I have had several bouts with kidney stones and to be honest I had my fill. My doctor has never told me to follow a special diet or restrict any foods, but I have had several friends that have told me I should be watching my diet and avoid milk. Can you please clear the air and tell me if there is anything I can do to decrease my chance of a recurrance.
Thanks, Paul H.
Paul, though I have never myself experienced a kidney stone, I know they are no fun. Many of my patients discribe the pain to be “Worse than childbirth.” Unfortuniatly, once you have had one, you are more likely to get another one. Even though a definite genetic predisposition for developing kidney stones does exist, some lifestyle changes can help to reduce the risk.
Lose weight if you need to: Overweight and obese people are much more likely to get kidney stones. The more you weigh the more calcium and oxalates you excrete in your urine. This increases your risk of developing stones.
Stay hydrated: People living in the southeastern part of the United States are more likely to suffer from kidney stones than people living elsewhere. One of the reasons is probably dehydration. If your’re not staying hydrated your urine becomes concentrated. Concentrated urine can cause kidney stones. It’s helpful to drink water before bed and any time that you awaken during the night. This will help decrease the concentration of urine in the morning.
Eat and drink plenty of calcium-rich foods: Because calcium is a major part of some kidney stones, doctors used to advise patients prone to getting stones to avoid calcium-rich foods. This was very bad advice. As it turns out, calcium helps to prevent recurrences. However, do not rely on calcium supplements, which do not seem to have the same effect.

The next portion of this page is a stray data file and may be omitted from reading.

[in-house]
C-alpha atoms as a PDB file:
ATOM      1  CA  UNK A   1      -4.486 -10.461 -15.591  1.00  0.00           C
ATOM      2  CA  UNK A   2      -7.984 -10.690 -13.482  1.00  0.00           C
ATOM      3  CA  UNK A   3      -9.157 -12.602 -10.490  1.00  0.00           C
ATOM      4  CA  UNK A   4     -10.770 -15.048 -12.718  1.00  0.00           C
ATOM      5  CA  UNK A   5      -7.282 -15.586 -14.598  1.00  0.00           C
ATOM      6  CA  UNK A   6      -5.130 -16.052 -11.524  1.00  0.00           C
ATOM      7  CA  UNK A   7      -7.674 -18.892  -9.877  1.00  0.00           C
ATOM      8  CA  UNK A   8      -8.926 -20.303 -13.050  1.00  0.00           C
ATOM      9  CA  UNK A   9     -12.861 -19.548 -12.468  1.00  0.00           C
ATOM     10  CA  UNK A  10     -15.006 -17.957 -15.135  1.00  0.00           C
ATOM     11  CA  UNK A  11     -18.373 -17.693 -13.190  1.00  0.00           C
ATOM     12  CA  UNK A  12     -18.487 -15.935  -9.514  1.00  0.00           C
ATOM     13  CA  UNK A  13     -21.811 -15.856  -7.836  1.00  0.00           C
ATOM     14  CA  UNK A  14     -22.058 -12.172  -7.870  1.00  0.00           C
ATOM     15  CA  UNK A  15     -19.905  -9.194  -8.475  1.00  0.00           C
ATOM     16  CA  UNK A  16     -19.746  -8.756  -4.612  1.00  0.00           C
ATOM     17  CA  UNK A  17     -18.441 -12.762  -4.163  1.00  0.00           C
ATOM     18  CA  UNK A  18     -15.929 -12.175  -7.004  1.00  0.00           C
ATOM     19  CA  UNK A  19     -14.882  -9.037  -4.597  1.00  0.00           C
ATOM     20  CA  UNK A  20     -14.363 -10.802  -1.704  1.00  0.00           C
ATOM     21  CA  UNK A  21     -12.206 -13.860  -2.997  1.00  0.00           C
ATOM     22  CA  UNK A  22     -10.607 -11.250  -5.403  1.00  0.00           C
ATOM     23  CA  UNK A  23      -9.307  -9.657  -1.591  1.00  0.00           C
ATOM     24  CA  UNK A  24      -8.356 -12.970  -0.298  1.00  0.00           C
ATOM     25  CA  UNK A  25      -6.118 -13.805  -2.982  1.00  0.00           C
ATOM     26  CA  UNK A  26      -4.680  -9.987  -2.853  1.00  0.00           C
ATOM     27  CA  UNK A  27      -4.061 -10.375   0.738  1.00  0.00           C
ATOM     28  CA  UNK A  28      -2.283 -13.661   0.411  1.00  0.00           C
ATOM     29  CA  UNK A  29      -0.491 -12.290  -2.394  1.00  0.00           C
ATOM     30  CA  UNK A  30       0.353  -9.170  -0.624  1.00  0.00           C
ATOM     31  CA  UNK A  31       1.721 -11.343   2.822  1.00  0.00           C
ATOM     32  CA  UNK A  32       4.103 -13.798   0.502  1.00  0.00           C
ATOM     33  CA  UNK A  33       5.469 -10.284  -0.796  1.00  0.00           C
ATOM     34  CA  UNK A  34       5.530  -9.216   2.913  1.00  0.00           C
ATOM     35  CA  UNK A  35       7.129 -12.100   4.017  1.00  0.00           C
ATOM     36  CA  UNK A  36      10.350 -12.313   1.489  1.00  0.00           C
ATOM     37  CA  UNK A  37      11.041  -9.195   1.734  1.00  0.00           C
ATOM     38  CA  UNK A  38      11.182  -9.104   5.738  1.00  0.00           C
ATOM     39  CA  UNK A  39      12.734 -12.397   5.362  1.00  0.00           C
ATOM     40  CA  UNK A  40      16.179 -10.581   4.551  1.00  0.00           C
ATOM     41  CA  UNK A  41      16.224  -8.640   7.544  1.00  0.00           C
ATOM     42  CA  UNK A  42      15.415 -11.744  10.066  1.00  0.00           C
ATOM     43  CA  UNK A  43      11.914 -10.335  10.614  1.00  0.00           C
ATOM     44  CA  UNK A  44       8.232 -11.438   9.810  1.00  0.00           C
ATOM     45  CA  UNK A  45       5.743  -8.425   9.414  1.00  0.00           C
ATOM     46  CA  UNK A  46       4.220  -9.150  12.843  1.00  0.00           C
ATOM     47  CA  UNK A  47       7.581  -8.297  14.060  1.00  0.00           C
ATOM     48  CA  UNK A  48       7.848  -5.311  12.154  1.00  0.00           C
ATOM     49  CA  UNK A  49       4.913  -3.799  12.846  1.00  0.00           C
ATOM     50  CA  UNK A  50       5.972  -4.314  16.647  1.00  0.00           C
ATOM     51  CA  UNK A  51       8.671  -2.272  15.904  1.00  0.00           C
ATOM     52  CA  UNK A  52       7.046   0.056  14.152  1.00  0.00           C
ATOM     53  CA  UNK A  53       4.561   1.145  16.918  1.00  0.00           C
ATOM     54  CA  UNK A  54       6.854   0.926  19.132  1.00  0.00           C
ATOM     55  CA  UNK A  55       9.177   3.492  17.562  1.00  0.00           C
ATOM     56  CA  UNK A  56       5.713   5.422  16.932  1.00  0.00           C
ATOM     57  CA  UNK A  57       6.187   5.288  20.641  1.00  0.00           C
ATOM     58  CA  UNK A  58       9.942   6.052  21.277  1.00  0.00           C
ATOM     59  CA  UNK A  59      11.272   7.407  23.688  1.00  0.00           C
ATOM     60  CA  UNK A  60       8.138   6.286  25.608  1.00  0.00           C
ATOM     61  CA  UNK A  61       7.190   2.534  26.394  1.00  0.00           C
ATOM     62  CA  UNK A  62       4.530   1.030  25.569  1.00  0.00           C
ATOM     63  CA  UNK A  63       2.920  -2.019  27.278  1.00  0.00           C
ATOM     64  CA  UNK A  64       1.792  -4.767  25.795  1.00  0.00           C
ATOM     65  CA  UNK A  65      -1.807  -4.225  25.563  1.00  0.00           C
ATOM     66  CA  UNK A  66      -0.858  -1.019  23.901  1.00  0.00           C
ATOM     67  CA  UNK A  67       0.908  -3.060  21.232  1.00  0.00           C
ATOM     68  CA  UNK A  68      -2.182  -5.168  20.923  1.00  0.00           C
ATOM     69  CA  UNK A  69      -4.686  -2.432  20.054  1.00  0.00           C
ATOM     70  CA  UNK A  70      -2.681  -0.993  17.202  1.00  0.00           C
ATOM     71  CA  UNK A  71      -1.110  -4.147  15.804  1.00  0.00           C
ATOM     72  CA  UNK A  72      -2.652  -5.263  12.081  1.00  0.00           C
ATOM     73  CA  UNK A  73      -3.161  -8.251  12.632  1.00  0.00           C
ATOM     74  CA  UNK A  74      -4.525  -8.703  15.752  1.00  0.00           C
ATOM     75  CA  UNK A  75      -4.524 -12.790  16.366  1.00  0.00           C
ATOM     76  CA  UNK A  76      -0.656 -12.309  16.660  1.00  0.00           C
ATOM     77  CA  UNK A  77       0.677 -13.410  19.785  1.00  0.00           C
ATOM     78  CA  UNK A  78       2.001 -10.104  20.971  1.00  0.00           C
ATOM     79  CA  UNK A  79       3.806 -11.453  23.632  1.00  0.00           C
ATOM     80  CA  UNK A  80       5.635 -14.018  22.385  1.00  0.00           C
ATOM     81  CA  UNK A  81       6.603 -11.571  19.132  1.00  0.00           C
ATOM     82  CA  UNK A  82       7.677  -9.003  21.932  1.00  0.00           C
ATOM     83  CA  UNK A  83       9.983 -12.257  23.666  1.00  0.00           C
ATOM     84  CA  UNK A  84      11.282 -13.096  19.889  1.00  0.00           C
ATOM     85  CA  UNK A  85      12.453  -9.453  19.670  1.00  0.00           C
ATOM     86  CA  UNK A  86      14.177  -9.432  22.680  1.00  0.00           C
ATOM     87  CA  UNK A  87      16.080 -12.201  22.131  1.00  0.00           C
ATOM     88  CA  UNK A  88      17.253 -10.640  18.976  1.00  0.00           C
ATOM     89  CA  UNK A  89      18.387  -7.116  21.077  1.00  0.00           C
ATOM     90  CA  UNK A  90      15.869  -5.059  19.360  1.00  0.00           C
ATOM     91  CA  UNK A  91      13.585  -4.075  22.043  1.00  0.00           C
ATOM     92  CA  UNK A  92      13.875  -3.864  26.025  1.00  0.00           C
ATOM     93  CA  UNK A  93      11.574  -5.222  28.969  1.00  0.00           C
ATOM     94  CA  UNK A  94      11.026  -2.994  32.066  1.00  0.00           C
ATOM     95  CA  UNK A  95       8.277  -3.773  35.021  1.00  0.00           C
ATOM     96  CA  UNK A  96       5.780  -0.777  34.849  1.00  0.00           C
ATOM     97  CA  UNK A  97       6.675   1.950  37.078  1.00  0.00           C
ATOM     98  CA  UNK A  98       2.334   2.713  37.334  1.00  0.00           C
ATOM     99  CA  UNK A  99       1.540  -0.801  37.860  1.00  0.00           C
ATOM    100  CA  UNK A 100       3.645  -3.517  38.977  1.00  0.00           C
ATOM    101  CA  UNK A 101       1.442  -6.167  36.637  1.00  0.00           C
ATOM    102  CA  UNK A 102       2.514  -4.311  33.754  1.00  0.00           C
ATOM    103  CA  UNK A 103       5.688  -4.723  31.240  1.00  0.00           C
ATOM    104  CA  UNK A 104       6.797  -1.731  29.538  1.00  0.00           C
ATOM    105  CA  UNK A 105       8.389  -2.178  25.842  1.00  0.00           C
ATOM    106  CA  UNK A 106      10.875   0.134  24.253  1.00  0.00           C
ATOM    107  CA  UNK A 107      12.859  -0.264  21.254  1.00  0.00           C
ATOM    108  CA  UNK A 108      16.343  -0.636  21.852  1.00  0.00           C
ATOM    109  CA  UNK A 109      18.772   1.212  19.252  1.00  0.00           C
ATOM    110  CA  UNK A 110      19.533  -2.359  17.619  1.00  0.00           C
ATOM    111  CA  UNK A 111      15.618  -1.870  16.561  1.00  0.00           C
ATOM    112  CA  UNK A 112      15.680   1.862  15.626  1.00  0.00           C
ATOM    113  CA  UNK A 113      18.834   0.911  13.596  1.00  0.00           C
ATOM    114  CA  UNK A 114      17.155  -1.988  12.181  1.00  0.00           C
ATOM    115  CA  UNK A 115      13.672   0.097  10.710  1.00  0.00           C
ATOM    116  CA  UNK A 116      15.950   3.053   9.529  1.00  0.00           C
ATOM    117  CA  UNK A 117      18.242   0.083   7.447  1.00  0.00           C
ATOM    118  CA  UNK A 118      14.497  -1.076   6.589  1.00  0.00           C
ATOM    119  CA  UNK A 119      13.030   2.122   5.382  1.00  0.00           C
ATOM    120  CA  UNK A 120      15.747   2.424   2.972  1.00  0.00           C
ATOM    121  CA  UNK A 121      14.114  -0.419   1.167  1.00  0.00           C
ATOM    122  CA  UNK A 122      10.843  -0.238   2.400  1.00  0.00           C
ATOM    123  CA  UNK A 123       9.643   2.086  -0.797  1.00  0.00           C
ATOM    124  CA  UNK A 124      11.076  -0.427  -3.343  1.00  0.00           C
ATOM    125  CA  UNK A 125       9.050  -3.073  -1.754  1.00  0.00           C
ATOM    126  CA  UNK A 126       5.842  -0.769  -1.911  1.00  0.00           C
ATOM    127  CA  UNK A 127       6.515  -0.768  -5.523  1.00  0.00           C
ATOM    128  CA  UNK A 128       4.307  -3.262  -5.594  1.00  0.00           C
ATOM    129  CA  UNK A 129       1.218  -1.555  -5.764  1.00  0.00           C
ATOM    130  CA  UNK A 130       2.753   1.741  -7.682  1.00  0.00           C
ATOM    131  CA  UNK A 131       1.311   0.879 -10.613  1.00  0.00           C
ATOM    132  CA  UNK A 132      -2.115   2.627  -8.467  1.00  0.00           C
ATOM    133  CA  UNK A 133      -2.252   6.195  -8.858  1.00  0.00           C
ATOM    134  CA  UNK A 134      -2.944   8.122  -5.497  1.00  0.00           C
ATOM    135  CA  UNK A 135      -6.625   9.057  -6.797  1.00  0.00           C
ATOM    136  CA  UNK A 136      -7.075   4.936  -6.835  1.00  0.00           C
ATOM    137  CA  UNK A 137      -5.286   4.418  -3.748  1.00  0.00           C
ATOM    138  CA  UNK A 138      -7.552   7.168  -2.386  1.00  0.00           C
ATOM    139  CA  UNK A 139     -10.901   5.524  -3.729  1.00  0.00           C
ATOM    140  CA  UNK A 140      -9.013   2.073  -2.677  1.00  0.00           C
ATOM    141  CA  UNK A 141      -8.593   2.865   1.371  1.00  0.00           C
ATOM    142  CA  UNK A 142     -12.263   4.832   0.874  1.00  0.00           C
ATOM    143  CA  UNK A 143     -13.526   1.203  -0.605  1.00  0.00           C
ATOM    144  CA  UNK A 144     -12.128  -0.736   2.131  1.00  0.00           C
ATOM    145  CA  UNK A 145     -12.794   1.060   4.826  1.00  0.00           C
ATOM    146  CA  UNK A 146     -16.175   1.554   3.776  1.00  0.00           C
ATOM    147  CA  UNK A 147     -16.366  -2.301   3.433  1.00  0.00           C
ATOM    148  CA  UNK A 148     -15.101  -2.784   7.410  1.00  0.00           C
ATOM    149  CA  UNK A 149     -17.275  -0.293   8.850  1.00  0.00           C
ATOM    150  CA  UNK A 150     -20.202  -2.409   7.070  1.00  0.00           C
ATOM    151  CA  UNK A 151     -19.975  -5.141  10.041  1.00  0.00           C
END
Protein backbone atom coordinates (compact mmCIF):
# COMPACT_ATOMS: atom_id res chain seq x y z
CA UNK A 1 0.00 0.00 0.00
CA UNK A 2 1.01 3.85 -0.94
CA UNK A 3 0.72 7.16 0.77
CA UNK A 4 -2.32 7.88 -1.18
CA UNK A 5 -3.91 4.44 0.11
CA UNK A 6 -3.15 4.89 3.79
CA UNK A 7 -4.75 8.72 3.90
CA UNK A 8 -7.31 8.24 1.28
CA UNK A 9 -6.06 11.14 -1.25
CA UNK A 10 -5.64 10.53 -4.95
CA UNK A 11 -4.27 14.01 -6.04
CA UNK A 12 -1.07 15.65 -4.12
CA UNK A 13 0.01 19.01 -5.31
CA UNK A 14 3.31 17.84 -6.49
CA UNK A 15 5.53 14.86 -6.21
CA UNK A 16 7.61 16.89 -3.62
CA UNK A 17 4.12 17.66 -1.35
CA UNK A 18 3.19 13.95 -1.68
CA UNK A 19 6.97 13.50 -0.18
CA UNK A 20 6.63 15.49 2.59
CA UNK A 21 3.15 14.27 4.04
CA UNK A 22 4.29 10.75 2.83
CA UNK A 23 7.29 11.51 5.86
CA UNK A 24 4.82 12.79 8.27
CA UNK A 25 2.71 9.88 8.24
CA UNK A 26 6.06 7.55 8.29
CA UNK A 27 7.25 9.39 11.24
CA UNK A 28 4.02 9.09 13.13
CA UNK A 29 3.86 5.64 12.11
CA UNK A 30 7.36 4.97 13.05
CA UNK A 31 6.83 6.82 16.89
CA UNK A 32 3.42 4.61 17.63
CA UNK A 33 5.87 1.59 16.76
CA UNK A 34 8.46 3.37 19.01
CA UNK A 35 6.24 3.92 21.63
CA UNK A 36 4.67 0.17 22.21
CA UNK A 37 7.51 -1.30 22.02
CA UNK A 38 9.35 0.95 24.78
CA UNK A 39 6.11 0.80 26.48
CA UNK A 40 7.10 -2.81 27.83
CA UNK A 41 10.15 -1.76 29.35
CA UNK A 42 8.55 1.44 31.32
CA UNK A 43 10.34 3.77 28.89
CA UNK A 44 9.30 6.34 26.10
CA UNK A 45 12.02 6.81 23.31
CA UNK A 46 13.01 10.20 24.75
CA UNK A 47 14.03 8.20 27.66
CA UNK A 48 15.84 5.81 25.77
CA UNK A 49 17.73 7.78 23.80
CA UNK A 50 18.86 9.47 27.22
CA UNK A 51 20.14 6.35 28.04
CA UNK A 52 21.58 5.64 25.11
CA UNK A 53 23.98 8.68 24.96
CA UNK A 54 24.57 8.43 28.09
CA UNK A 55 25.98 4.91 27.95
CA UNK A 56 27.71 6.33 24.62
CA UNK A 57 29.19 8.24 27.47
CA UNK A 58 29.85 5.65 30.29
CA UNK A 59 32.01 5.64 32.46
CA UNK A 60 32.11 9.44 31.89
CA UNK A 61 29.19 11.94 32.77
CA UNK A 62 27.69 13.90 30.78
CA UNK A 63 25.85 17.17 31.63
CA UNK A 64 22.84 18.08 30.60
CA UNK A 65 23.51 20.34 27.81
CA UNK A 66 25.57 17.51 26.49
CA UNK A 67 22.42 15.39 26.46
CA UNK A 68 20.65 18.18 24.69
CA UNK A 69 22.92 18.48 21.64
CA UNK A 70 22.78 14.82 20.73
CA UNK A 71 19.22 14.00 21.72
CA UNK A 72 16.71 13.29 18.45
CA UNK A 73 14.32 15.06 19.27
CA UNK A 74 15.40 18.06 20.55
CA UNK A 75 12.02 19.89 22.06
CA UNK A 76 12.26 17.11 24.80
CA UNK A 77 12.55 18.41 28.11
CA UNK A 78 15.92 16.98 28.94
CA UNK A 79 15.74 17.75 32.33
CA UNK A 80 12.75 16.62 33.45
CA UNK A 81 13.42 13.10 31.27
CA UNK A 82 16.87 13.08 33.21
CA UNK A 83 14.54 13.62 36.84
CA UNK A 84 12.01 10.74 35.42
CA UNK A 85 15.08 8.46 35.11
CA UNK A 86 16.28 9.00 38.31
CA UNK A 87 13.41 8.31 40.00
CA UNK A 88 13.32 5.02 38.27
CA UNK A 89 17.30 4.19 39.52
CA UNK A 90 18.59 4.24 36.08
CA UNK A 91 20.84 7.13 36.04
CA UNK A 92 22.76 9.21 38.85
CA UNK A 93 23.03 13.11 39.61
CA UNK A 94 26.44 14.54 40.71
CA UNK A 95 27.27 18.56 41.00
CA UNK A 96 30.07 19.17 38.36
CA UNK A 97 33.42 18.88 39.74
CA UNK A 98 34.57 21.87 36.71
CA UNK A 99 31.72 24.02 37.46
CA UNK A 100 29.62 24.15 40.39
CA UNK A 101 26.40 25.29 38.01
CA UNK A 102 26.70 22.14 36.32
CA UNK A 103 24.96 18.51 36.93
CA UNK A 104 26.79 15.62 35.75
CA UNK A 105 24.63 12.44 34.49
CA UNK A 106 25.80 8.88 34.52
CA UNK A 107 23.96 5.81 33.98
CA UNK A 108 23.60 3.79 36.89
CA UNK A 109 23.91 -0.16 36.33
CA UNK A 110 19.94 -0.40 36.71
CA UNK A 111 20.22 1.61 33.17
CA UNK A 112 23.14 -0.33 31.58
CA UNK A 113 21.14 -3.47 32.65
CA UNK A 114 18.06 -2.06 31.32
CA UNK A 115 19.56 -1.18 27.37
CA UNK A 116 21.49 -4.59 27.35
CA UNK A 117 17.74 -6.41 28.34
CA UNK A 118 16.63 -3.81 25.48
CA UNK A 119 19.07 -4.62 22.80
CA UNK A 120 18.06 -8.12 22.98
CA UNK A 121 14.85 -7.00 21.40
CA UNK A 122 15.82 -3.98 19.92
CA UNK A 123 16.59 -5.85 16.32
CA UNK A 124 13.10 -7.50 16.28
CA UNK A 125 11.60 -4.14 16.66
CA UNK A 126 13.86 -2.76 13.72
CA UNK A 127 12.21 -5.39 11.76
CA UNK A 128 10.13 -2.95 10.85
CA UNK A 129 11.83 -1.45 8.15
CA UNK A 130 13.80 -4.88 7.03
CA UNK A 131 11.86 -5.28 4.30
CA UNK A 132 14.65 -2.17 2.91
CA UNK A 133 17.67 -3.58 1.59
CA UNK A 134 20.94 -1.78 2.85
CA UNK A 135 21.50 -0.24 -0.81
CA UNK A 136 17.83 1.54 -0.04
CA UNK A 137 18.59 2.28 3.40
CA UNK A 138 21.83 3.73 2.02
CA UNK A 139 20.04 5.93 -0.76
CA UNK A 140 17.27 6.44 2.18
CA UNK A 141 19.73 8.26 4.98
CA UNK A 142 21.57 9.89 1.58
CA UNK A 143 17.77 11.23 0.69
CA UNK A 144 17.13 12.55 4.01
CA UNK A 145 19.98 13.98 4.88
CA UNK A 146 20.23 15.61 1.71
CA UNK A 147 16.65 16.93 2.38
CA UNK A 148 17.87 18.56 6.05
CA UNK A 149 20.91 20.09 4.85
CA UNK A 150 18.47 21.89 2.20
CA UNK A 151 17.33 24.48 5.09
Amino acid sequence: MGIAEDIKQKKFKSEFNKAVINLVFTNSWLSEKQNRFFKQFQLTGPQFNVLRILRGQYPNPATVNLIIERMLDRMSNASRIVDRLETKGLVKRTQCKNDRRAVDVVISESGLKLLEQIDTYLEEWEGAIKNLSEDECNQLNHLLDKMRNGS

Be mindful of sodium intake: High sodium intakes cause the body to excrete more calcium. As stated above calcium can actually help prevent recurrences, so if you are making the effort to increase calcium you should be making the same effort to decrease sodium intake as well.
Coffee is ok, but tea is not: Coffee drinkers have less chance of developing stones than noncoffee drinkers. However, if you are a heavy tea drinker, you will want to cut back to only two cups/day. Tea is high in oxalates.
Follow your doctor’s diet recommendations: In some cases, doctors recommend a low-oxalate diet. The most common type of kidney stones consist of calcium attached to oxalic acid. Foods that are high in oxalate include cranberries, cranberry juice, spinach, rhubarb, almonds, baked potatoes, bulgur, beets and navy beans.
Avoid grapefruit juice and soft drinks that contain phosphoric acid: It is important to avoid consuming grapefruit juice and soft drinks that contain phosphoric acid. Some studies show that both of these beverages increase the risk of stone development.
Watch your protein intake: Excessive animal-protein intake leads to many physiological processes that increase the risk of kidney stones. Not everyone needs the same amount of protein. Your individual protein needs are based on your weight and if you need to lose weight. If you currently are consuming a high amount animal-protein it’s recommended that you cut back.
Include low-oxalate fruits and vegetables in your diet: People who have suffered a kidney stone should try to eat a diet that contains several low-oxalate fruits and vegetables each day.
Low-oxalate fruits: apples, avocados, cherries, cranberries, melons (cantaloupe, honeydew, watermelon), seedless grapes (red and green), peaches and plums.
Low-oxalate vegetables: asparagus, broccoli, cauliflower, cucumbers; iceberg and Romaine lettuce; radishes, mushrooms, onions (yellow and white); squash (zucchini, acorn and yellow); red sweet peppers, turnips (root), water chestnuts.
Paul, I hope this information is useful and that it keeps you kidney stone “free”. If you’d like a diet tailored to your specific nutritional needs give our office a call, we’d be glad to help.
If you have a nutrition question you’d like answered in this column send it to firstname.lastname@example.org with “Question for the Breeze” as the subject title.
Lisa Eisele, RD, CSO, LD, can be reached at 706-473-5801.